Weapons and equipment you don't need can be traded at other vendors for health and magic potions (both of which fill their respective pools to max and can also be found around the tower).
It really feels like you are making purposeful choices about which weapons you need and which you can afford to trade to fuel your hit points and (at least at the beginning of the game) which weapons you need to fix in order to progress and how much of your life you are willing to give up to do so.
Your health as the main resource is so interesting! Since everything in the game ties back to this (not least of which the exploration and combat itself) it is something you are constantly thinking about and further adds to the pervasive sense of horror this game is trying to provide.
Overall this is a very unique and cool system even though your inability to partially fix things can make things awkward and it largely falls away by the end of the game as your health pool and supply of potions become so large that they cease to really be a concern (at which point weapon degradation just becomes a minor annoyance as you switch weapons every few minutes).
This game is almost one hundred percent about the vibes, with no real discernable narrative or lore to be found. Similar to King's Field, you are following a group of soldiers into this dungeon, but there isn't really a motivating factor (the manual has a perfunctory justification about an inn-keeper you are saving/avenging and her cooking). You are in this tower because it is here and it has demons in it because it is evil. Some of the bosses, scant few NPCs, and wall messages hint at greater powers and demonic machinations, but it doesn't really come to much by the end, with the final cutscene being both unclear and unsatisfying.
Alongside the gameplay and combat, the thing I most like about From Software games is thinking about the Why of it all and Shadow Tower just isn't so interested in providing that part of it. I still had fun with the game (it is among the better versions so far of this heavy, purposeful, first-person combat From is perfecting), but it didn't hit for me as hard as the King's Fields or any of the suite of Soulsborne games that are in From's future.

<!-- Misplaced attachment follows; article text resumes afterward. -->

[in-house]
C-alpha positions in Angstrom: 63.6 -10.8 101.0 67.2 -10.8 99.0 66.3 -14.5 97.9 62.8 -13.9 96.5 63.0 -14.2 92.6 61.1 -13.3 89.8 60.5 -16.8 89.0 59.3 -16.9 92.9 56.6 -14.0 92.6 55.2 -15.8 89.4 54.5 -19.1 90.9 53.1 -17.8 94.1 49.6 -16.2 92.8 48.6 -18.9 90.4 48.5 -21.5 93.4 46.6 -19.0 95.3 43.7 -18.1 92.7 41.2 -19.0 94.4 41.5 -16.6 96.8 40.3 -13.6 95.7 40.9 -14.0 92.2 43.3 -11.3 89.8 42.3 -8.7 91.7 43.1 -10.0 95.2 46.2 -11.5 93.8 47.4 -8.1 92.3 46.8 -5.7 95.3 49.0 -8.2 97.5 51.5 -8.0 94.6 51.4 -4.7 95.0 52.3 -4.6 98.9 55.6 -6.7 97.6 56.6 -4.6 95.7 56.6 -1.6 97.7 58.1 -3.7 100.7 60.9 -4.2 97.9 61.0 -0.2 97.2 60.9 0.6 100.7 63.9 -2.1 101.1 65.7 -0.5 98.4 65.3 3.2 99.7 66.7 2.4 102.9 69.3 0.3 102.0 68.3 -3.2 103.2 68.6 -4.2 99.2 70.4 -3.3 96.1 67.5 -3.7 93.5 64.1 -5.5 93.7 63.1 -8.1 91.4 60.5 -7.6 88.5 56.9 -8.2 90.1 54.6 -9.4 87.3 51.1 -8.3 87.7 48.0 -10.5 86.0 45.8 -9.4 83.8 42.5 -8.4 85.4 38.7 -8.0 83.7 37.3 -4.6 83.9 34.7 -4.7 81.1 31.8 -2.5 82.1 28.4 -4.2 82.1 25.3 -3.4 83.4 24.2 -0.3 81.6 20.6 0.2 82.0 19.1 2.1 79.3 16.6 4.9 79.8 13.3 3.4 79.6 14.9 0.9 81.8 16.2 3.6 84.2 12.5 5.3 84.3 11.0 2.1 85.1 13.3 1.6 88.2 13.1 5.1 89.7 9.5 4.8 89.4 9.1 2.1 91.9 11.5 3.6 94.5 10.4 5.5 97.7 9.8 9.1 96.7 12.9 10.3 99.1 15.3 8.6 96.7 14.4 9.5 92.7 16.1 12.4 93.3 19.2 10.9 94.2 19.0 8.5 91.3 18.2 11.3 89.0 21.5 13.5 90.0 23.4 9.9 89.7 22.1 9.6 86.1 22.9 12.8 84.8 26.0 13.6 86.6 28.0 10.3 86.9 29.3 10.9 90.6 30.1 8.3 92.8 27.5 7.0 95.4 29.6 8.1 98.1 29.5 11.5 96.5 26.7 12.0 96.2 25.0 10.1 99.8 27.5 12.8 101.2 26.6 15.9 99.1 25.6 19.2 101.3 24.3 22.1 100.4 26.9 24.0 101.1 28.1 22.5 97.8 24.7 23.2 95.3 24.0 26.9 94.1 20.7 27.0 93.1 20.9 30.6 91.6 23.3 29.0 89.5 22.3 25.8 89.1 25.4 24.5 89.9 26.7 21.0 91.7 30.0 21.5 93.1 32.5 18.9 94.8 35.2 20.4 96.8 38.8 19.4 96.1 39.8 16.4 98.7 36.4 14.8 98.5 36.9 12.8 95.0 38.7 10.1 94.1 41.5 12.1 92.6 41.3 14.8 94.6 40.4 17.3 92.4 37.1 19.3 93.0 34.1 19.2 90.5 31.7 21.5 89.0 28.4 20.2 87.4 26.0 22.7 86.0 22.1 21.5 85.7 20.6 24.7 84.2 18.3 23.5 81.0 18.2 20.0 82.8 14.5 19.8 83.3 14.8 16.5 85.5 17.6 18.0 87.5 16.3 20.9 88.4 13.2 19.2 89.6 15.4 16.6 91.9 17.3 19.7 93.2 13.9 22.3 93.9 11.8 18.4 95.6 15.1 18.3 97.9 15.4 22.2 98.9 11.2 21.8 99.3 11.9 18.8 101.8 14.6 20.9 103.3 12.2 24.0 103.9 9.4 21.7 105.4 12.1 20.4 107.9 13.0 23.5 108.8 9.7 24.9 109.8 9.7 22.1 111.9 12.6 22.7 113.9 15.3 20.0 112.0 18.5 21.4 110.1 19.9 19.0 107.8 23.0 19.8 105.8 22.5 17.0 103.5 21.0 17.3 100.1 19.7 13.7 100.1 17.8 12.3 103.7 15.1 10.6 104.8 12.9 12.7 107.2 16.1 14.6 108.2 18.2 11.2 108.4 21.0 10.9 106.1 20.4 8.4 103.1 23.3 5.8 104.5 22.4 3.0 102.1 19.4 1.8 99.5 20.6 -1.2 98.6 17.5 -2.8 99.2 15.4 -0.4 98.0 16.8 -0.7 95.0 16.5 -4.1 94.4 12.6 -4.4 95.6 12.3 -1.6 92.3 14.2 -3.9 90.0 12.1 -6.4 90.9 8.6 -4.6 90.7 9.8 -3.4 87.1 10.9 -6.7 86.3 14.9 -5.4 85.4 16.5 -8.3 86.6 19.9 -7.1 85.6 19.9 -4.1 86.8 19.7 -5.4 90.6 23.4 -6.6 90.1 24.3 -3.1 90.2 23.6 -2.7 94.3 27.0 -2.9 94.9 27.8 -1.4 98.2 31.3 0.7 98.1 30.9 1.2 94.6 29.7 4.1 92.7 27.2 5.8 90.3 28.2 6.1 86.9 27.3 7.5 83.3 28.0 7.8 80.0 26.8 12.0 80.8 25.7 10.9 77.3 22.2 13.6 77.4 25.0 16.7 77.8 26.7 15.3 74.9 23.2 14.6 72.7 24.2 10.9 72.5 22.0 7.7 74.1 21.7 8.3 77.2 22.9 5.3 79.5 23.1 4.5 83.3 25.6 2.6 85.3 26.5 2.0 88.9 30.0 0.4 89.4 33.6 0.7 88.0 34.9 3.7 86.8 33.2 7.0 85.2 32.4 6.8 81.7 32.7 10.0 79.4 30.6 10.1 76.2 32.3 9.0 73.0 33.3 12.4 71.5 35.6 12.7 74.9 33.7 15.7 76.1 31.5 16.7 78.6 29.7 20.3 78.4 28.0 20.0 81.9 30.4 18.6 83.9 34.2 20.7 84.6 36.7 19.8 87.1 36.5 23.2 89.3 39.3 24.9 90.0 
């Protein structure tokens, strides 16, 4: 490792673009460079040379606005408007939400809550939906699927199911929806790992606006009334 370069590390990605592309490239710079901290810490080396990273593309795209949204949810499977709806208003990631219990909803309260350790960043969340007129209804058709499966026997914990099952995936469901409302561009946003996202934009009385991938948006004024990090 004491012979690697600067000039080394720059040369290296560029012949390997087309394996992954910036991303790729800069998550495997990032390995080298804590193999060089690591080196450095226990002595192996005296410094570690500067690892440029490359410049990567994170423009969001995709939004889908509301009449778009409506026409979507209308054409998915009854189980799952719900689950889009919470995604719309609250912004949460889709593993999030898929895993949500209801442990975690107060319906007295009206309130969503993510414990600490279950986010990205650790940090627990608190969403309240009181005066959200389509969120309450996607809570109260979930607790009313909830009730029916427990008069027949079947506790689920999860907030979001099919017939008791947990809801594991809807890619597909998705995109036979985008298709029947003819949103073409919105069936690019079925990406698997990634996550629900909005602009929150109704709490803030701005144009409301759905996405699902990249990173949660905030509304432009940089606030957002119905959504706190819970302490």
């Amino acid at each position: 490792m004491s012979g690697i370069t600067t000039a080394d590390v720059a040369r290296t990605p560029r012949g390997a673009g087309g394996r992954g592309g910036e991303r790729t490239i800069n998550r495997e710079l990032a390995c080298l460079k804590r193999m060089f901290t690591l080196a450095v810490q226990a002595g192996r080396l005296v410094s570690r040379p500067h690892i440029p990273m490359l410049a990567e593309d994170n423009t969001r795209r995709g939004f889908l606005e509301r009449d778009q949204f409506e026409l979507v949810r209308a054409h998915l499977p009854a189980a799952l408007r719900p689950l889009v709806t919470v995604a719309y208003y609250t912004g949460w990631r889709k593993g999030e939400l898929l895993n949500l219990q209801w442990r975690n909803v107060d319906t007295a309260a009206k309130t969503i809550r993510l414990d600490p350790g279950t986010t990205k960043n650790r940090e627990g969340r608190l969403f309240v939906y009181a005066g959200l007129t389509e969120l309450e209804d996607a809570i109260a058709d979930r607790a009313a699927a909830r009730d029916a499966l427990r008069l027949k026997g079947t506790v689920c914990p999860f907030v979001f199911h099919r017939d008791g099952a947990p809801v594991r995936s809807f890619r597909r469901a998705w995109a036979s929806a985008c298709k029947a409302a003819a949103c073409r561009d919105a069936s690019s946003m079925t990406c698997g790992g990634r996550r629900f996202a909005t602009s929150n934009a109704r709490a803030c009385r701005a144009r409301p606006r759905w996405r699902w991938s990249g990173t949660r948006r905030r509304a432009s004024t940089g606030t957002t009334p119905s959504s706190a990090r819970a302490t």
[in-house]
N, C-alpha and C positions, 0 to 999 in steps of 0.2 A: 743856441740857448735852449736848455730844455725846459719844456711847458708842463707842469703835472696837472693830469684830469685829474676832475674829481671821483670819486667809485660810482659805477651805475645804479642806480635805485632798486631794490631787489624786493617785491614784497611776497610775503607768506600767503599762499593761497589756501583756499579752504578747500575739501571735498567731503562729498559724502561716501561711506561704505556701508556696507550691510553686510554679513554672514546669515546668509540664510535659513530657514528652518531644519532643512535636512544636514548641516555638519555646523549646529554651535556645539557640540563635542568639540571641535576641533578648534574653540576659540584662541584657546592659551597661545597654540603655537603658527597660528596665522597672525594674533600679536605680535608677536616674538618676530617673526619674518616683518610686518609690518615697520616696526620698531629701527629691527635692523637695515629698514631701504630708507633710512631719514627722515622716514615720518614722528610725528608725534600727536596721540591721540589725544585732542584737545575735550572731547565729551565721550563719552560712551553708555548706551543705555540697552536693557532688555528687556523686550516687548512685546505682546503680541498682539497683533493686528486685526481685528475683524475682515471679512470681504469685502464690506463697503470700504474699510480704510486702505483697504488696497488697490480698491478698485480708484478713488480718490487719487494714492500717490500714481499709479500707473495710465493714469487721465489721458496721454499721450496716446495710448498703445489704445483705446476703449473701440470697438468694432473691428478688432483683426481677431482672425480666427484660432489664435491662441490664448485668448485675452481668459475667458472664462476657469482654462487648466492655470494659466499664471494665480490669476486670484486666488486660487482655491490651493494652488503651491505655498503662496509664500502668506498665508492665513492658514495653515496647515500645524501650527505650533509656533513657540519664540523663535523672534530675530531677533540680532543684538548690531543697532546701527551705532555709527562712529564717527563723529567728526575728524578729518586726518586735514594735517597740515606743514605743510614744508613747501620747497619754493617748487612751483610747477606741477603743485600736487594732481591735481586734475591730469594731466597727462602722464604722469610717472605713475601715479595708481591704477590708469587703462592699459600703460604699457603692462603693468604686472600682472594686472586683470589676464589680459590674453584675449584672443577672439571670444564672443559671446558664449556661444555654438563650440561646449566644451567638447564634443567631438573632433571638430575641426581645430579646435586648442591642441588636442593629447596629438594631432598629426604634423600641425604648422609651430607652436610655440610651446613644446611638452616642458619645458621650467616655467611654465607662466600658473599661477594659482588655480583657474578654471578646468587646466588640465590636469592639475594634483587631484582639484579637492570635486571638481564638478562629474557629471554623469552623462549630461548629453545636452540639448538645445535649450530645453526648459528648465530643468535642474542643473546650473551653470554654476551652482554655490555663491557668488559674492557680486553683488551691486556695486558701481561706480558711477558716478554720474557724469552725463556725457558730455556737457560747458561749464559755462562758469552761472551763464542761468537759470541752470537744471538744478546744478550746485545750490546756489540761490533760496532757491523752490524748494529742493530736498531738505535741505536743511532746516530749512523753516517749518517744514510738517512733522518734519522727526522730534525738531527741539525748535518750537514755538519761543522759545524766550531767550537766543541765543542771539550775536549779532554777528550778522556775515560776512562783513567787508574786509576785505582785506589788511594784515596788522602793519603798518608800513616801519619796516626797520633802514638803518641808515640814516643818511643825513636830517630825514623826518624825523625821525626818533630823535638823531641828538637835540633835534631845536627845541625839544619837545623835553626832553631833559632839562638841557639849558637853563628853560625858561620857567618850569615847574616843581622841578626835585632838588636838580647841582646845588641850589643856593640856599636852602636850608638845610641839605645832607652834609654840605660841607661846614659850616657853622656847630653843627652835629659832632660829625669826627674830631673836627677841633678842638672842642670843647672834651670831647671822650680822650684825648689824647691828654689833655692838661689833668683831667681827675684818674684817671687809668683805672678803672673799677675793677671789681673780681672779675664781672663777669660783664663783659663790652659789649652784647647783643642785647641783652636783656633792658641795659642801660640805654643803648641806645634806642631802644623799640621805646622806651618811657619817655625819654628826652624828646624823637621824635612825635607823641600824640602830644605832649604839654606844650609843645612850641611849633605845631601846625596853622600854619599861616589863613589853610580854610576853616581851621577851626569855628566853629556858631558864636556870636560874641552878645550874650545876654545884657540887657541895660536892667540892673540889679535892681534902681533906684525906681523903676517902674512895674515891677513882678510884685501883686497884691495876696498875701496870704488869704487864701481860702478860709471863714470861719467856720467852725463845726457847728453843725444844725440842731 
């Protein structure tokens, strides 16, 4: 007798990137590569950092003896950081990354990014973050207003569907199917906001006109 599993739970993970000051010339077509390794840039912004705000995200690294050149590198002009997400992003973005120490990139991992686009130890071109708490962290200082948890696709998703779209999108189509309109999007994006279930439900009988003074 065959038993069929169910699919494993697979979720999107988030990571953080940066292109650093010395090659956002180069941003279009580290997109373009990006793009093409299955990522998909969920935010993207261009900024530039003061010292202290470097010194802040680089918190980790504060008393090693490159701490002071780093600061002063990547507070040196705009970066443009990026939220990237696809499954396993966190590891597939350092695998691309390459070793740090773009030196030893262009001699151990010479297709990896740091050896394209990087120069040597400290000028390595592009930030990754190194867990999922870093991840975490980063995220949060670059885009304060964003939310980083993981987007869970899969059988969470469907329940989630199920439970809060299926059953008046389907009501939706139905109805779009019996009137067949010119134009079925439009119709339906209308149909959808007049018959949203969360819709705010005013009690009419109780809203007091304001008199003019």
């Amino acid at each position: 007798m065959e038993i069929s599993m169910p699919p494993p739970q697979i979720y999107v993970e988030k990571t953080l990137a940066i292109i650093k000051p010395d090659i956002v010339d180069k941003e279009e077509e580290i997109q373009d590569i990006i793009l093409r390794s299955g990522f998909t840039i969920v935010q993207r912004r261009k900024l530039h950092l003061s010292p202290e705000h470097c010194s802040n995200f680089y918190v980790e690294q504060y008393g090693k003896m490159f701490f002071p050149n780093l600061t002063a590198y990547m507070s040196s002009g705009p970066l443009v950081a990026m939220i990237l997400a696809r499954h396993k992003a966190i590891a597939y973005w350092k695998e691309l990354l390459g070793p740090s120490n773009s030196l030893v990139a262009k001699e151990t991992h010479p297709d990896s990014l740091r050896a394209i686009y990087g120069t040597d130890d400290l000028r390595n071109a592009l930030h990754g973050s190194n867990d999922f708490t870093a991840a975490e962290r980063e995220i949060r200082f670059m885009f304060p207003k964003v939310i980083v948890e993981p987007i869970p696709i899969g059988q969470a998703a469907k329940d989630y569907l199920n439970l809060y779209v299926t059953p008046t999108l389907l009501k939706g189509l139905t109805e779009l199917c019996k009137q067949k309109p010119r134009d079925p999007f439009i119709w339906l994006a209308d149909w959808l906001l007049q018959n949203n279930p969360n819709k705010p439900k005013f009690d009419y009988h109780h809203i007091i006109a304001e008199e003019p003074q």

I am oddly enchanted by this game. The controls are pretty bad, but it's still fun and extremely challenging.

comrades who failed in your quest, sleep quietly now in your sealed foundation
a dungeon crawl reduced to its most horrific rudiments. always stubborn, often unwieldy, with an atmospheric pressure and density that feels like you're at the center of the earth
being of king's field lineage it has the same deliberate heft to it that some find unbearable, and a greater sluggishness to match; a hobbling walk, a measured swing, a spell cast on bated breath. the crawl is made to feel literal at times, and in the dead quiet every step turns the screws a bit tighter
the tension rests in my sternum and stomach and the muscles in my jaw as I walk onward and ever downward further through the burrowing tower, unsure of where exactly I've been, where I'm going, or how long I've been wandering. twists and turns made all the more treacherous by conservative use of landmarks and visual inconsistencies; the murky draw distance doubling down further, and the rare exception standing out all the more severely